The Student News Site of Victor Senior High School

The Victor Voice

The Student News Site of Victor Senior High School

The Victor Voice

The Student News Site of Victor Senior High School

The Victor Voice

Mrs. Mandell’s Tips for Top Teaching



Students, have you ever felt unheard, unwelcome, or wrongfully pressured by your teachers? And teachers, have you ever felt that your students just don’t seem to grasp your education? If you are struggling with any of this Mrs. Mandell has some helpful advice for you. 


Mandell has been teaching at Victor for 24 years in the math department. She has taught all math from Algebra I to Pre-Calc. She cares about maintaining a joyful, healthy, safe environment for her kids to fully maximize students’ learning capabilities. She always brings a smile to work, plays background music for her students, never cold calls her students, and is very proud of her job. 



Mandell teaches math with the philosophy that “anyone is able to do math it just takes a little bit of practice and confidence” which she said should apply to all classrooms. Making the students feel comfortable asking questions if they are confused about something benefits their comprehension, she says, and the more comfortable the students are with the teacher, the more it works. But, the students have to want to do their work to learn.


Mandell assigns just about a page or two of homework after every class. She states, “The more you give, the more they’re gonna try and copy off someone and just try to get it done. If you give a little amount, and they’re asking for things that are important, students will get it done to know what they’re doing instead of just getting it off their list.” 


This definitely works as I am a former student of Mandell’s and the homework proved to be a large benefit to comprehension, while also remaining manageable. Mandell makes sure the homework gets done with a late policy but also understands if there are pressing at-home problems. “Practice makes perfect” she quotes, and the right motivation is key.


Furthermore, Mandell stated “I will try to establish a relationship with my students. Does that mean sometimes my students take advantage of that? I don’t know. Sometimes I think it’s hard to differentiate how I treat my own children versus how I treat my students.” 


However, she does not run her classroom on relationships, she runs it on respect as she states, “If you’re just gonna be a mean, cold teacher then your students won’t respect you and that’s gonna be an issue. But, if you’re someone who’s lenient and your students walk all over you that’s gonna be another issue.” Clearly, a healthy balance between the two should help students reach their goals. 


Alarmingly, new technology each year is one year closer to education, possibly being fully electronic. In light of this, Mandell believes electronic learning should be kept to a minimum. “Often old school paper and pens are what regents are gonna be on, so it’s really helpful to get your thoughts down on paper”. Evidently, she agrees with the old-school way that has many benefits that online learning does not. For example, it keeps students more focused and engaged with the task at hand.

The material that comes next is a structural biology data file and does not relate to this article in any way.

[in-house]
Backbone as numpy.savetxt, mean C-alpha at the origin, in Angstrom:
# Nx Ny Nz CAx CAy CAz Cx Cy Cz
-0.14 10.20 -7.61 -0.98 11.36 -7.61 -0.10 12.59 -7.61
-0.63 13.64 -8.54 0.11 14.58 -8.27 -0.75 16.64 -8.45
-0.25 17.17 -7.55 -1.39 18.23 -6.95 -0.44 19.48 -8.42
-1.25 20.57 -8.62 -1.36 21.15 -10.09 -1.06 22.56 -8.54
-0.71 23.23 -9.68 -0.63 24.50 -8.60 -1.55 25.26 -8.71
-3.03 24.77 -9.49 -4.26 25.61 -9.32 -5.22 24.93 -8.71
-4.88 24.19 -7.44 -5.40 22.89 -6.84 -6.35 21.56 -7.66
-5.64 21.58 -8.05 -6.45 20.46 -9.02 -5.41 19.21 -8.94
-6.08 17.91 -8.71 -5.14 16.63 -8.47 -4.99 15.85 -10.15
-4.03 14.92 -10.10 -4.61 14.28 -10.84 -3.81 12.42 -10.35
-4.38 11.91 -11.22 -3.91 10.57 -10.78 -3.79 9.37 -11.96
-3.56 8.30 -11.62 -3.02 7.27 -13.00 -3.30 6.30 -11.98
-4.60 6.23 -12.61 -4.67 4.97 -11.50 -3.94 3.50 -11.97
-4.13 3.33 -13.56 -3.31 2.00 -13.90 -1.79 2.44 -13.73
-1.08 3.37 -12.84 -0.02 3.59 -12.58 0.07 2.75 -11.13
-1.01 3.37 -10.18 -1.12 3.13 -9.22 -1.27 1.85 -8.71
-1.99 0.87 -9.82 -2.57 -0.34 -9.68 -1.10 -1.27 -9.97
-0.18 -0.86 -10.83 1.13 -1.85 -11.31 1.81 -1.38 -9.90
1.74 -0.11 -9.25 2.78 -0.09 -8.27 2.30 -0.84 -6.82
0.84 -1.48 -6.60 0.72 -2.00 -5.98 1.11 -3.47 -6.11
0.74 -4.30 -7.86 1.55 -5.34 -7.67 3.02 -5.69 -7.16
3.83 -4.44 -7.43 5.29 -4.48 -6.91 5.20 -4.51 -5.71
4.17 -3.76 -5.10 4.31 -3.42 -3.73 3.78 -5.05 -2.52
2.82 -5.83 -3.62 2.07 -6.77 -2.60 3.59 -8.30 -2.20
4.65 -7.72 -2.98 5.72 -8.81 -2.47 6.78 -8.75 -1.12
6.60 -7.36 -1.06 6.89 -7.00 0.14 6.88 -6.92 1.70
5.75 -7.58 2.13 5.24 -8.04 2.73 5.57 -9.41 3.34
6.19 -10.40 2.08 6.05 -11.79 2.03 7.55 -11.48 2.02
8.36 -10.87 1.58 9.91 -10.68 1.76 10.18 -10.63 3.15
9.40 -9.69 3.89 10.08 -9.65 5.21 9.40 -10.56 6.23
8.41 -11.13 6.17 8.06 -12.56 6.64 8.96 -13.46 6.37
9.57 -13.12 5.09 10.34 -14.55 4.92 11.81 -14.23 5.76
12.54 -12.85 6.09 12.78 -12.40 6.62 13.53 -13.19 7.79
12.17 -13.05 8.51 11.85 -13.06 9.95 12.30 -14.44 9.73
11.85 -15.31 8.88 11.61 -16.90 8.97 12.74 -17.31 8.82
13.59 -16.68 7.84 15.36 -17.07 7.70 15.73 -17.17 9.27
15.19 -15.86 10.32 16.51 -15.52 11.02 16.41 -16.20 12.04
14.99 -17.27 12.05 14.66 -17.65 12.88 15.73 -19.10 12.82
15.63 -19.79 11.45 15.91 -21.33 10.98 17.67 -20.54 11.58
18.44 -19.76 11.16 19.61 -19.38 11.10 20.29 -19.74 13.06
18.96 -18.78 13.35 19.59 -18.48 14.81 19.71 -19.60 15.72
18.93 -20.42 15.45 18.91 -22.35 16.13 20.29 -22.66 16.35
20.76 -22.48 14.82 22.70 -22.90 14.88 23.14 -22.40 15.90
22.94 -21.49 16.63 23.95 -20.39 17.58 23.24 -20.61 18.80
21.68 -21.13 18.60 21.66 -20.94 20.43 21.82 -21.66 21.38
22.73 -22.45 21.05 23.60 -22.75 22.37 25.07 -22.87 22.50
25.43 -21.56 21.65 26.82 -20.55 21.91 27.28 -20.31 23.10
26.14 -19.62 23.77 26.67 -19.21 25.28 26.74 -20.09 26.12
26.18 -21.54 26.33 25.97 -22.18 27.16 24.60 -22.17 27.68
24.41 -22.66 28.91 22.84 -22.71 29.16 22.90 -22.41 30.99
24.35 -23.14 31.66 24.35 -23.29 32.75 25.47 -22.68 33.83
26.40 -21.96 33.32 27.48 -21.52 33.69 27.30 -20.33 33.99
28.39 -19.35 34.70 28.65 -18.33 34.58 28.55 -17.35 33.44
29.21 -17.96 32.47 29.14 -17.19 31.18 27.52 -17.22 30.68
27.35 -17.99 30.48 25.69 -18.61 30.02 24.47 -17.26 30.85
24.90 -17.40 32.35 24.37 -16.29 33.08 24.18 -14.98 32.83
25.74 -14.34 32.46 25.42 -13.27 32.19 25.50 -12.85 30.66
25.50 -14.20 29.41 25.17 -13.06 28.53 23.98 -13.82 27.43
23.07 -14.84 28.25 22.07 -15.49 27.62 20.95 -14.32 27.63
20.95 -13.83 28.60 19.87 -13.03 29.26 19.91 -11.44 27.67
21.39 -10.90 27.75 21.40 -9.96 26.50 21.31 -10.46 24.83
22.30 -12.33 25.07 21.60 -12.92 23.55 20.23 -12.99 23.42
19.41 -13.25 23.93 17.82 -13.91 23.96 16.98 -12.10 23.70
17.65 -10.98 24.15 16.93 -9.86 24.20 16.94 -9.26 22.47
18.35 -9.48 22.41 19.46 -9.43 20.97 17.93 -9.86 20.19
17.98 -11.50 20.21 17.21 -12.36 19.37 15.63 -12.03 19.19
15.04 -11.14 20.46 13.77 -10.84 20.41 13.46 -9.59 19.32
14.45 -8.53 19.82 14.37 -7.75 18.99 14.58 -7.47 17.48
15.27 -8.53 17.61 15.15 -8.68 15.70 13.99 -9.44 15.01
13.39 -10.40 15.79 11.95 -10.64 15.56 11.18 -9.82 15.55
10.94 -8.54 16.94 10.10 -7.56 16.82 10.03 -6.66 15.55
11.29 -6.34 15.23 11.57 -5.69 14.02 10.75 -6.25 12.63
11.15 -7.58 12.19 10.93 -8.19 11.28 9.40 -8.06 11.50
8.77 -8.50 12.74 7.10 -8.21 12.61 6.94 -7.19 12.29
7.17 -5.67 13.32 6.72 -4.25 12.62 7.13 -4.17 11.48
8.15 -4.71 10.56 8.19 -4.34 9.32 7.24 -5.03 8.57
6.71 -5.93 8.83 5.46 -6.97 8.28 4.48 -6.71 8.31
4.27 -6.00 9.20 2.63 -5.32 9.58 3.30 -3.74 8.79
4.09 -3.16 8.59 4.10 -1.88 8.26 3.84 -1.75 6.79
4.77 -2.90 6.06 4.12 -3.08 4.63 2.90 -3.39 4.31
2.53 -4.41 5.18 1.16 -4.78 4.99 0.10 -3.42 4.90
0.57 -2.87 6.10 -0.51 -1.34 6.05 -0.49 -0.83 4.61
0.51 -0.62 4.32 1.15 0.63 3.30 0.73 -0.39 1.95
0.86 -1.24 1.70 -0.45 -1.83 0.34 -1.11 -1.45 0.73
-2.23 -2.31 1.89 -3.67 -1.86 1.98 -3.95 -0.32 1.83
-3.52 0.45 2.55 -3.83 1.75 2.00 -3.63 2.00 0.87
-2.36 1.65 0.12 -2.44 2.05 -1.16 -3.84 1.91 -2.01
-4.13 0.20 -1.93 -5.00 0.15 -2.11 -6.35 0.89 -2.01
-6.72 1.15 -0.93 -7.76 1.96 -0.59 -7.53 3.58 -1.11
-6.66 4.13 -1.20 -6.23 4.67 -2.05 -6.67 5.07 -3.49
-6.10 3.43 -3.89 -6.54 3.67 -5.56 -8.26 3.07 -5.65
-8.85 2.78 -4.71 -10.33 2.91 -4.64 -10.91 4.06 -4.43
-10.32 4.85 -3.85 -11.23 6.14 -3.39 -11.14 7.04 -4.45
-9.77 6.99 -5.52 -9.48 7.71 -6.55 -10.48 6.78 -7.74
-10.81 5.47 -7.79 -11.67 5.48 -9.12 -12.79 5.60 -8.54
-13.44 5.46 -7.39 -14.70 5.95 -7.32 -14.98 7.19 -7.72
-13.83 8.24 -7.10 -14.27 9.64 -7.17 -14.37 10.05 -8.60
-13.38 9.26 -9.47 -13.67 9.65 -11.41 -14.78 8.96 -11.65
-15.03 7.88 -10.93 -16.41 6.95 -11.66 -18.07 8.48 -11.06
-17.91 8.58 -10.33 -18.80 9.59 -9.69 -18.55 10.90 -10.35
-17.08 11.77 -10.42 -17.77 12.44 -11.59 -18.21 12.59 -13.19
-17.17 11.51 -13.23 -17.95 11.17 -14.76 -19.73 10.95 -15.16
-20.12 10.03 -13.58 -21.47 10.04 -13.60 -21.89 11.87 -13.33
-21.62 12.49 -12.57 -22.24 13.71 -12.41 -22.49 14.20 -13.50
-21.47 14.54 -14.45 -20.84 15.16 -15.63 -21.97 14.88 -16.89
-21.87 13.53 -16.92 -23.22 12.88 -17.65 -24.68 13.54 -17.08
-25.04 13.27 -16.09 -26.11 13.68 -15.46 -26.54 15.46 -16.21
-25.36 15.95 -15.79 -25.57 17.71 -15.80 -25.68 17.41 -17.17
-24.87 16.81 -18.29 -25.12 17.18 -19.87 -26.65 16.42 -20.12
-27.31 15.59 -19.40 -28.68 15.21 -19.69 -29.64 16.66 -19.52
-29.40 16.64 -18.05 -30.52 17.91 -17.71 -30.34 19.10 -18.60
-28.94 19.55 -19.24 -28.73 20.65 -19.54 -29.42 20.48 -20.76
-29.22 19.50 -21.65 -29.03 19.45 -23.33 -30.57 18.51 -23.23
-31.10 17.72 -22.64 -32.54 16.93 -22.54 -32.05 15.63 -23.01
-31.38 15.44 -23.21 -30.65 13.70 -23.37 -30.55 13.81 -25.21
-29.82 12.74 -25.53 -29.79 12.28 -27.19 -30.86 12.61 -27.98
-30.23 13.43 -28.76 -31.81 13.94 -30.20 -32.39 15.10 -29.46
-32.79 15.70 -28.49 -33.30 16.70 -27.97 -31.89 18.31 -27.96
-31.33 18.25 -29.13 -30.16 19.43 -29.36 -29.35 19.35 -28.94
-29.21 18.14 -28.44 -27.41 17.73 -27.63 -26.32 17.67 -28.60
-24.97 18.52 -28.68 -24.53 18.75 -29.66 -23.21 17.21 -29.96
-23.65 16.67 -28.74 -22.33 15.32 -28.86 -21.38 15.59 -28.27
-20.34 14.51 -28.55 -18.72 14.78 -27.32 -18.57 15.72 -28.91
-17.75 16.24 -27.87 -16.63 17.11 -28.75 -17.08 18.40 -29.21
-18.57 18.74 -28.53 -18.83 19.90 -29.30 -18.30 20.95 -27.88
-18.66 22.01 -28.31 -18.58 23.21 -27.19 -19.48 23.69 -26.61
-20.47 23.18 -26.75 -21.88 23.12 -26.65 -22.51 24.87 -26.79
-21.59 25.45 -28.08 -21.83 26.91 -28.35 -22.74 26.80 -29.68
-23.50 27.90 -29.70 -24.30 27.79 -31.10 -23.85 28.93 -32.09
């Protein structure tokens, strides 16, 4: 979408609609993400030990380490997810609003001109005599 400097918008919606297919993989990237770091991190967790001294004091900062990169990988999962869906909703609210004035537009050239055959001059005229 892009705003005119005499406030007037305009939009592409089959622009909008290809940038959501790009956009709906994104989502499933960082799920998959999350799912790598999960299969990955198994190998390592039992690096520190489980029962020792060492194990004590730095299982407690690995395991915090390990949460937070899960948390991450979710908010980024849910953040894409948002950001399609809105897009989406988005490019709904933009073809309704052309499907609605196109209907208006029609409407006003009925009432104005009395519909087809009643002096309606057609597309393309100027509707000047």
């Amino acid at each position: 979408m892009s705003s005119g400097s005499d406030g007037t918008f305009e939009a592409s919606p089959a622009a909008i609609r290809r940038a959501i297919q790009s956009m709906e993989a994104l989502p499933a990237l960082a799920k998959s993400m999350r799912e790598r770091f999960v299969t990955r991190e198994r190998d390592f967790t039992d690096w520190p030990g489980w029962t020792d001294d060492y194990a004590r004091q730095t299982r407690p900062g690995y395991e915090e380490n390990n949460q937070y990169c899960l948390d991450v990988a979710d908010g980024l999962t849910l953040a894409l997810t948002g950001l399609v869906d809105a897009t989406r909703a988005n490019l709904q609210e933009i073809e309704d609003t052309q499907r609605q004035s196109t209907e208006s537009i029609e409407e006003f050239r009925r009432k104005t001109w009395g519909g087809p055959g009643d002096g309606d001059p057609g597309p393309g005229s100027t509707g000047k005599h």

Additionally, she believes that showing up to work with a positive attitude is always beneficial to the students. But, we all have our good days and bad days. Thus Mandell shares, “my first year of teaching I actually lost a student over April break. It was impossible for me to come back and see that empty seat so I was not able to hold it together. My students to this day when I run into them as adults were respectful of the fact that they couldn’t hold it together, and I couldn’t hold it together, and we could grieve together.” 


Her story of how life can get in the way of work sometimes offers an example of how teachers should relate with their students, and be less hostile in teaching as we are all human. 


Finally, Mandell adds, “I’m sorry I’m so loud and everyone can hear me in every single hallway of the school. Learn some math from it if you feel like walking by my door.” 


So, maintaining a healthy classroom, and teacher-student relationship is essential to providing education. Also, trying your best, practicing, and learning the curriculum are essential to becoming a great student. Students and teachers alike have some homework to do to maintain the benefits of learning.

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About the Contributor
Dane Marshall
Dane Marshall, Staff Writer
Dane Marshall is a Junior attending Victor High School. He is a first year student journalist and a Staff Writer. He’s an active member of Unified Basketball, Ski Team, DECA, Wellness Club, Key Club, and President of the Positive School Climate Committee. He enjoys talking with his peers and making friends. He is very excited to participate in Journalism this semester. 

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